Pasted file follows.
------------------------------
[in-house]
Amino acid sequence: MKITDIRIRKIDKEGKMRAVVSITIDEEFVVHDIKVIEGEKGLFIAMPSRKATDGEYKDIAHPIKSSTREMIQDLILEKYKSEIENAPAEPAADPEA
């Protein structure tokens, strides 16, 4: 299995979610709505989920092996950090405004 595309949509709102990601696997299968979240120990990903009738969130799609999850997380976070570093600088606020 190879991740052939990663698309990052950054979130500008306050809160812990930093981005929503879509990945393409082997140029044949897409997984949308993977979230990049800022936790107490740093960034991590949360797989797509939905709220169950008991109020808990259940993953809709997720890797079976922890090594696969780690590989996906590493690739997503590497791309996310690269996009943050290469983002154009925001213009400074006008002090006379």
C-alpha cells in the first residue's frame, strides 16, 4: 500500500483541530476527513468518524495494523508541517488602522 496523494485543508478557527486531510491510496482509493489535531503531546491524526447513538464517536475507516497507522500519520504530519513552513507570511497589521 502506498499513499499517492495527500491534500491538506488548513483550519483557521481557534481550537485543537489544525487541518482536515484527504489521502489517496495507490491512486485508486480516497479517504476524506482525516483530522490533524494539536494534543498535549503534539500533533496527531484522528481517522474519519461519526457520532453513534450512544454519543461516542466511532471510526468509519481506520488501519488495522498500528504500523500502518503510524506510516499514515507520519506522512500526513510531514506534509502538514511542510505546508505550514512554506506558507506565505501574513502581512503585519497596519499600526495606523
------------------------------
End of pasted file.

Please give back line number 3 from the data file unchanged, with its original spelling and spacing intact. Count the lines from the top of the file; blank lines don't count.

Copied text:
């Protein structure tokens, strides 16, 4: 299995979610709505989920092996950090405004 595309949509709102990601696997299968979240120990990903009738969130799609999850997380976070570093600088606020 190879991740052939990663698309990052950054979130500008306050809160812990930093981005929503879509990945393409082997140029044949897409997984949308993977979230990049800022936790107490740093960034991590949360797989797509939905709220169950008991109020808990259940993953809709997720890797079976922890090594696969780690590989996906590493690739997503590497791309996310690269996009943050290469983002154009925001213009400074006008002090006379």